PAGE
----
7 Things an Entrepreneur should look for when hiring a Business Attorney

Updated: May 13

An entrepreneur faces many challenges when starting a business. One such challenge is picking a startup or small business lawyer. Many attorneys list themselves as startup or small business attorneys, but not all of them have the requisite knowledge, experience and expertise to be effective in handling the many types of business transactions that confront a startup. Here are some things entrepreneurs should look for when hiring a business attorney:

  1. Does the attorney have significant experience with your particular type of business or commercial transaction? The larger the number of transactions of the type you’re involved in that the attorney has handled the more likely it is that the attorney can handle your situation competently.

  2. Does the attorney have the expertise you need for your transaction? You may need sophisticated income tax, securities law, real estate, finance or other advice. No one attorney can accumulate all the training and experience necessary to handle all types of sophisticated commercial transactions. Often one attorney will have a great deal of business experience, but will bring in other attorneys with technical training and expertise needed for a particular transaction. Take the time to determine what areas the attorney knows well and what areas he does not, and determine whether he has knowledgeable colleagues available to him who may assist him in those weak areas.

  3. Does the attorney have domain experience appropriate to your transaction? For a lawyer to properly advise clients in certain industries, like in the technology or entertainment industries, he should be knowledgeable of the practices, jargon, and norms used in such industries. Just as you would be ill-advised to choose an orthopedist to perform brain surgery, you would be likewise be foolish to use a securities lawyer to negotiate a music publishing agreement.

  4. Does the attorney have good business sense? Some commercial attorneys have extensive knowledge of technical and legal areas, but don’t often don’t have enough hands-on transactional experience to be an actual "business advisor." Ideally, your business attorney should have extensive experience as both a business and legal advisor.

  5. Does the attorney’s personality and approach to business transactions match your own? If you are a hard negotiator who wants to get the last penny out of a transaction, you will most likely need an attorney who shares your approach. On the other hand, if you are a person who looks for win-win outcomes from negotiations, you will do best with an attorney who approaches transactions the same way you do.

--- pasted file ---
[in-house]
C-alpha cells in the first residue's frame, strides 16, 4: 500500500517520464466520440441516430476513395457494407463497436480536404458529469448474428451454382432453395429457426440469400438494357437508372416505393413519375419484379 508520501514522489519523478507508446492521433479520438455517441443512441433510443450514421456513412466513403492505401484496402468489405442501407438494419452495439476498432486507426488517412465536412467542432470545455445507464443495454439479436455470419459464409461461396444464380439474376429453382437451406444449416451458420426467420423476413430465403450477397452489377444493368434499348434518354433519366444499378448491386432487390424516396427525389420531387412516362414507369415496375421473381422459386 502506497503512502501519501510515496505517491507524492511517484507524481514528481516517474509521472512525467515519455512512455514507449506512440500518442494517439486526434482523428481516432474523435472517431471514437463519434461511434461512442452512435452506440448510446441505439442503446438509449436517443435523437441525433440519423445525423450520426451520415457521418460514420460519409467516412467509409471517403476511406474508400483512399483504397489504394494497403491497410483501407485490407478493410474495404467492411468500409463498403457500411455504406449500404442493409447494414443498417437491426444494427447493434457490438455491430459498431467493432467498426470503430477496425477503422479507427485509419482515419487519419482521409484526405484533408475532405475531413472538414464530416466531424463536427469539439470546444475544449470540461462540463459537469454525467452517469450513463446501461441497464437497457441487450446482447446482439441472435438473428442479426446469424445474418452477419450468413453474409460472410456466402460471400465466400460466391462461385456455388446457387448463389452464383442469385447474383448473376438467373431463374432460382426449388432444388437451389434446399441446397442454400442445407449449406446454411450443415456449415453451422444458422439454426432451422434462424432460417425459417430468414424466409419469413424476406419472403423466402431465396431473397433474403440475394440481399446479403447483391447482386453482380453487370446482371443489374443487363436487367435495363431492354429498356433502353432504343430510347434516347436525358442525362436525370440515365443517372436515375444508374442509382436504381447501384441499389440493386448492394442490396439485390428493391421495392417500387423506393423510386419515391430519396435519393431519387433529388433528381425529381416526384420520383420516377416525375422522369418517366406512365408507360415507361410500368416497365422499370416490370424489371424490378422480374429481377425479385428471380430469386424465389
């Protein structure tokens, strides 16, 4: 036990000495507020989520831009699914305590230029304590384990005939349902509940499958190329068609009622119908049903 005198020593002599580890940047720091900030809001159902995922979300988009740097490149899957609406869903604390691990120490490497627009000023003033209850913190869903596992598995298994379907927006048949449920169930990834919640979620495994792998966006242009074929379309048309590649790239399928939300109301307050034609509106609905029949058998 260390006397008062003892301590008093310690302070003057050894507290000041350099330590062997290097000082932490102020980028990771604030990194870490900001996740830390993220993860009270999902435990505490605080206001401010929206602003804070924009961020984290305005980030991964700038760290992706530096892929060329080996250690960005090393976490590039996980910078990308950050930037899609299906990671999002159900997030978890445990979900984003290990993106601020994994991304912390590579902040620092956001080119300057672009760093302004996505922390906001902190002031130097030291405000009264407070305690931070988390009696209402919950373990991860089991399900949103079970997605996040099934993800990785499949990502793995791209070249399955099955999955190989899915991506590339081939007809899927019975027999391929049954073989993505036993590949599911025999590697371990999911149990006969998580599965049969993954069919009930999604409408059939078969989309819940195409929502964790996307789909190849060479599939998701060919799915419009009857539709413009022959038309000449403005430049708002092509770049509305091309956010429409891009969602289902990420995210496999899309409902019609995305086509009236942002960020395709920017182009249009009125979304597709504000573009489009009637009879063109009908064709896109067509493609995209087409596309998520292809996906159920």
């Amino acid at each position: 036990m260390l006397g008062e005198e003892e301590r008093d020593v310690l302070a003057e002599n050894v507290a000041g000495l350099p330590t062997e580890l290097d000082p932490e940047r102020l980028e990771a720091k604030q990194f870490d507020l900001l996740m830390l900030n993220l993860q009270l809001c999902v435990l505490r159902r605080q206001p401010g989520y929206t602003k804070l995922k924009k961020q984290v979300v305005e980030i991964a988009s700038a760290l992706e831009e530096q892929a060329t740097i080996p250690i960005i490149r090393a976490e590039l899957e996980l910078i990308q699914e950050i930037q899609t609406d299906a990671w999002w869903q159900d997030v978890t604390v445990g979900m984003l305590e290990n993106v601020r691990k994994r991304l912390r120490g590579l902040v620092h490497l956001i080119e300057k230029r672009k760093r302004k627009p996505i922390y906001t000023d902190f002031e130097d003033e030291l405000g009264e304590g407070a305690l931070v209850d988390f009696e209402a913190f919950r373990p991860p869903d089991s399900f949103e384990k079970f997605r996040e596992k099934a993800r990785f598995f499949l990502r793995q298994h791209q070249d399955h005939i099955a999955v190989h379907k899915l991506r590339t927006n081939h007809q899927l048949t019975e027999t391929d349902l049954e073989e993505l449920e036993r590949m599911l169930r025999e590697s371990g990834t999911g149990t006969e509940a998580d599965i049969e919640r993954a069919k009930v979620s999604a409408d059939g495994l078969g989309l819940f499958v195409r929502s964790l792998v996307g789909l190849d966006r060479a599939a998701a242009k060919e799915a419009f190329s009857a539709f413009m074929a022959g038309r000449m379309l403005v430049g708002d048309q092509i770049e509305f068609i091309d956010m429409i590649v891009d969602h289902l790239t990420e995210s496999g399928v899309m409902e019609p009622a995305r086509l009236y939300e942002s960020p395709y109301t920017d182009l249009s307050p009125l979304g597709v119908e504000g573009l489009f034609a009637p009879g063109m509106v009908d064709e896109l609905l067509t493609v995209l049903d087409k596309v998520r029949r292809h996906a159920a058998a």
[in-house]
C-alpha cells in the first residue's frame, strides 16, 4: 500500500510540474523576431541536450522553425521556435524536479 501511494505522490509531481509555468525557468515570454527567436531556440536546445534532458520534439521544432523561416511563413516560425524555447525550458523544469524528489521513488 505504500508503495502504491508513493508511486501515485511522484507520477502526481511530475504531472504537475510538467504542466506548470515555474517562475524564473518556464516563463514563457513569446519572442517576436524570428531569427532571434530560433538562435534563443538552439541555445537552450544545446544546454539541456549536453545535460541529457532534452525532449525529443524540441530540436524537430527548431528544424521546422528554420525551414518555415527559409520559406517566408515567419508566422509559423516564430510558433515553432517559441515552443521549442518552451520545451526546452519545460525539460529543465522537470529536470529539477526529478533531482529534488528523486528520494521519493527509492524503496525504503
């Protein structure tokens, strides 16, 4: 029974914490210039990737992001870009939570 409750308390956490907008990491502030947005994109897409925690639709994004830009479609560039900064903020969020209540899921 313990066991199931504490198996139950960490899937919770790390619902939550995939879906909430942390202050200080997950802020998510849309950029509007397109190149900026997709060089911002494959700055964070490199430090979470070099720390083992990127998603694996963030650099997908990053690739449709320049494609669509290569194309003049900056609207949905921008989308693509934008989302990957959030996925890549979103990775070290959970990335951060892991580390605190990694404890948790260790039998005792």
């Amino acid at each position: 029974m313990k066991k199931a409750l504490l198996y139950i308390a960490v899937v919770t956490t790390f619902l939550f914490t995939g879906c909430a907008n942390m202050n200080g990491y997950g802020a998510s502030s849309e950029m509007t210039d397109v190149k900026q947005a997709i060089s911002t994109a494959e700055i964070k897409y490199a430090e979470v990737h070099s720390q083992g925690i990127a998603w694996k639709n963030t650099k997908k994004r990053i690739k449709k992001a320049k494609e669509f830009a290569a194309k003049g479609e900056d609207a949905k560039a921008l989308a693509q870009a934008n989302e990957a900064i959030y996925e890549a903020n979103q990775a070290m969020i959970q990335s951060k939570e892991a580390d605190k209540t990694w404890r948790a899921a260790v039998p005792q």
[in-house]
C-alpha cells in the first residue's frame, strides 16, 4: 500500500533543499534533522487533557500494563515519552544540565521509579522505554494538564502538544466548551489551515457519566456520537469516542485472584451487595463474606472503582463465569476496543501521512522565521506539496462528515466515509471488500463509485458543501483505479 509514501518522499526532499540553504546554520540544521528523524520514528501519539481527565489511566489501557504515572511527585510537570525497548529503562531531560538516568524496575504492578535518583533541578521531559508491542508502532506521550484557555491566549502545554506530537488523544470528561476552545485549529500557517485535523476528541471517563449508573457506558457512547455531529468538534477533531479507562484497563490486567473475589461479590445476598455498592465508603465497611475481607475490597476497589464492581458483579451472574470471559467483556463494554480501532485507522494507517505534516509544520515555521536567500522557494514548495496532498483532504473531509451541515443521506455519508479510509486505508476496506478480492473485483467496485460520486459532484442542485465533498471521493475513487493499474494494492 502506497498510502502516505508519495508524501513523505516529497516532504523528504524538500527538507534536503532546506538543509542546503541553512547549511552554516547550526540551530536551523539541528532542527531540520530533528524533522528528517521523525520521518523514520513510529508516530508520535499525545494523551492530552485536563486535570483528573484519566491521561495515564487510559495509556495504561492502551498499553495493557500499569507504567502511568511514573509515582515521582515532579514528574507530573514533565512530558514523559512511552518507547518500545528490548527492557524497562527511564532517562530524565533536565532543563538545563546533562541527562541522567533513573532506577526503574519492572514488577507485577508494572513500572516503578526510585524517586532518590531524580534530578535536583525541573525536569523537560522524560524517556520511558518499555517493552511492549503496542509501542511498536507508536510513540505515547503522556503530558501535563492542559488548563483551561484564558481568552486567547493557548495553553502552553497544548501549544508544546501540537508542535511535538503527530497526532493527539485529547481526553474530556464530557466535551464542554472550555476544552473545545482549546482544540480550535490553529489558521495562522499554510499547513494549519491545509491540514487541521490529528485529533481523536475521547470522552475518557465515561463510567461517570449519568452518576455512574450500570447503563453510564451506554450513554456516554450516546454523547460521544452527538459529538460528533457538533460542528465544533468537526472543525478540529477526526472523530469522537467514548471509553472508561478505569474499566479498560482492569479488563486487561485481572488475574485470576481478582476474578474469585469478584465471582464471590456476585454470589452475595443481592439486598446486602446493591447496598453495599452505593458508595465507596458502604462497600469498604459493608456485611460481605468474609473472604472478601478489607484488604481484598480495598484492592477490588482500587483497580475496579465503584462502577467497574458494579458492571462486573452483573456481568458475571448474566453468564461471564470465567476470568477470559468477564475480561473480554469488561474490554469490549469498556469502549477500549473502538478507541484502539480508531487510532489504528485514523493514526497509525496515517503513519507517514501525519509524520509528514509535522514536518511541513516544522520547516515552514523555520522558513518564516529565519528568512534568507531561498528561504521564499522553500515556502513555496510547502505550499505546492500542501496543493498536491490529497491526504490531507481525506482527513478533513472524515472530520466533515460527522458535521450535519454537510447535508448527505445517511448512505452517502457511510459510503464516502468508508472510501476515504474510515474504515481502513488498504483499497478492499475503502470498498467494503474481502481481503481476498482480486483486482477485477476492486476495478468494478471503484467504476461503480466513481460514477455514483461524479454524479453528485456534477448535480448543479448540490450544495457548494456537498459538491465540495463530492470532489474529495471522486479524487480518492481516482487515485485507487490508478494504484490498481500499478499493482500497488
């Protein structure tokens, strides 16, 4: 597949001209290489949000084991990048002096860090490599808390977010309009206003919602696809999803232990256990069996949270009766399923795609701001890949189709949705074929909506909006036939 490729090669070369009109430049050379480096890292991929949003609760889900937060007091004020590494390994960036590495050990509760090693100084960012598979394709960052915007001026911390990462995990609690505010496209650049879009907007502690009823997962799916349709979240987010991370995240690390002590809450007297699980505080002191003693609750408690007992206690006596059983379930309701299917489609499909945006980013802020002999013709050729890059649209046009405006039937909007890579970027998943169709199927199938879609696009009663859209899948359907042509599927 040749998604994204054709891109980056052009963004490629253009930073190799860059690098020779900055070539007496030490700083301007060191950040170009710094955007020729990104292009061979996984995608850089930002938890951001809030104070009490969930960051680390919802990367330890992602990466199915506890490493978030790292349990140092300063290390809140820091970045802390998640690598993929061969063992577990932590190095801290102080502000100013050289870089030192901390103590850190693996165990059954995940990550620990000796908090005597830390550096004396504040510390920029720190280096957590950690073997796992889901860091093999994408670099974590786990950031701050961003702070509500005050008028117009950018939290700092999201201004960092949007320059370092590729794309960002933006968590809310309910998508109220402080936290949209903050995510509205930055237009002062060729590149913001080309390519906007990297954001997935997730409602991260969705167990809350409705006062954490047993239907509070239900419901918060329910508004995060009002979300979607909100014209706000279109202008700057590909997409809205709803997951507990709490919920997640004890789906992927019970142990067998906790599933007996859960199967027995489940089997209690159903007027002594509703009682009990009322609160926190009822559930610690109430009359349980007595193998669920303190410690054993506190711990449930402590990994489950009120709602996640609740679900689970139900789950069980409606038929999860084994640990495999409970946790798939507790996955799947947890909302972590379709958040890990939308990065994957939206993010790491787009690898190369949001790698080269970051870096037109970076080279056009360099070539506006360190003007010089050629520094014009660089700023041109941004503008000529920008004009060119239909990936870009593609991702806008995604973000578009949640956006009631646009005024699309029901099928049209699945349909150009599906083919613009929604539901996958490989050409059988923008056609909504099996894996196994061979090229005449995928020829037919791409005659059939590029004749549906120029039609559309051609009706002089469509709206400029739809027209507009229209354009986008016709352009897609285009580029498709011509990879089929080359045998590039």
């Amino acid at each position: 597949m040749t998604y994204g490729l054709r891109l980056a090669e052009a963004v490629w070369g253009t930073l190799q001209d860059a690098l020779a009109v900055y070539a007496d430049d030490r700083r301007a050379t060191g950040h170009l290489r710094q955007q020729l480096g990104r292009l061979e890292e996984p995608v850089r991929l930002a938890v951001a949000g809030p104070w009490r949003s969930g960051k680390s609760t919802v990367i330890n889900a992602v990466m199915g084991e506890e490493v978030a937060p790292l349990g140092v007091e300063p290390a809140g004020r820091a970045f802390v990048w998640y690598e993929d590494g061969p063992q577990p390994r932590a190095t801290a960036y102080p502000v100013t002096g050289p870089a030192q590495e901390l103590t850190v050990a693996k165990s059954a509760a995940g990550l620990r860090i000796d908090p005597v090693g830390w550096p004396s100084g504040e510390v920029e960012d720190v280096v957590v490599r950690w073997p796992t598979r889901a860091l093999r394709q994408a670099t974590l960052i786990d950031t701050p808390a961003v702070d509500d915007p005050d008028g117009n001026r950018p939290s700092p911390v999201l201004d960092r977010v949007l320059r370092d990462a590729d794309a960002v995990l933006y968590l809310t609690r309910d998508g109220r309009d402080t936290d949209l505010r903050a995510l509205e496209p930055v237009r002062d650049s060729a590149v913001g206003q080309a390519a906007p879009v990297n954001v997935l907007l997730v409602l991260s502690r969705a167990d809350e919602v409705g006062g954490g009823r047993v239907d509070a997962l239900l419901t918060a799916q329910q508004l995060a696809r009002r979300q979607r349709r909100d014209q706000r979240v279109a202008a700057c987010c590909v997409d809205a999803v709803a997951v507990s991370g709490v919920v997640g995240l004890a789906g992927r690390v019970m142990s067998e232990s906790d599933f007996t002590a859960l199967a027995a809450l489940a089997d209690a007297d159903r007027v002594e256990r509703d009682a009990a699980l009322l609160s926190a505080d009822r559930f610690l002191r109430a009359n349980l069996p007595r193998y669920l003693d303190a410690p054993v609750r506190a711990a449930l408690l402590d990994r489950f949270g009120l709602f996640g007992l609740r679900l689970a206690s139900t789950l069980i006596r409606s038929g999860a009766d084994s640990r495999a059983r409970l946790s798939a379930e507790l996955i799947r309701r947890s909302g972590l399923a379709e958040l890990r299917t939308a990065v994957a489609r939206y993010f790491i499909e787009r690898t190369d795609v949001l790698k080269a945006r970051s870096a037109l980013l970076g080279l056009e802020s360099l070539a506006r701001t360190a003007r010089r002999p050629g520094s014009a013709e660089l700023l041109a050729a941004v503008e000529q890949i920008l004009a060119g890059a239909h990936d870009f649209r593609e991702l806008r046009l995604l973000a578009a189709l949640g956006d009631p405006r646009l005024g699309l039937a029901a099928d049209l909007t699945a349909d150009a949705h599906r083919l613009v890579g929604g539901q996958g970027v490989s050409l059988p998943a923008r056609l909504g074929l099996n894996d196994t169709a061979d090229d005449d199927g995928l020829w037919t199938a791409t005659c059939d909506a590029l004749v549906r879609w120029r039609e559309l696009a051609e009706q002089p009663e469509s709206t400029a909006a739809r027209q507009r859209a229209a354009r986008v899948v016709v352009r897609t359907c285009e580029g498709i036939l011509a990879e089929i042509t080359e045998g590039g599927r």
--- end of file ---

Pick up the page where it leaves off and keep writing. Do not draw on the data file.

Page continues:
6. Does the attorney have the ability to not only negotiate a deal but get it closed as well? You may be a skilled negotiator who doesn’t need an attorney to negotiate for you. Or, you may prefer to have an attorney negotiate for you for a variety of reasons. Just as not all attorneys are competent to taka a case to trial for you, not all attorneys are experienced, effective negotiators.

  7. Does the attorney have connections that can be helpful to you? Successful transactions often depend on having connections to people or access to resources that you can’t access yourself. As an entrepreneur, you may need an attorney who has connections with people like angel or venture capital investors and who can get you meaningful introductions to those people.

At Spiller Law we have significant experience with many types of business situations and transactions faced by entrepreneurs and startups. From start-up to the sale of your business, we aim to be that trusted advisor who can help you each step of the way as you grow your business.

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Lindsay Spiller is the founder of Spiller Law, a San Francisco business, entertainment, and estate planning law practice.

Disclaimer. Spiller Law Blog Posts are made available for educational purposes only as well as to give you general information and a general understanding of the law, not to provide legal advice. By reading the posts, you acknowledge that there is no attorney-client relationship created between you and Lindsay Spiller or Spiller law, and these posts should not be taken a legal advice. You should not act upon this information without seeking advice from a lawyer licensed in your own state or jurisdiction. The blog posts should not be used as a substitute for competent legal advice from a licensed professional attorney in your state or jurisdiction. Your use of the blog posts is at your own risk. The materials presented herein may not reflect the most current legal developments, verdicts or settlements. These materials may be changed, improved, or updated without notice. Lindsay Spiller and Spiller Law is not responsible for any errors or omissions in the content of this site or for damages arising from the use or performance of this site under any circumstances.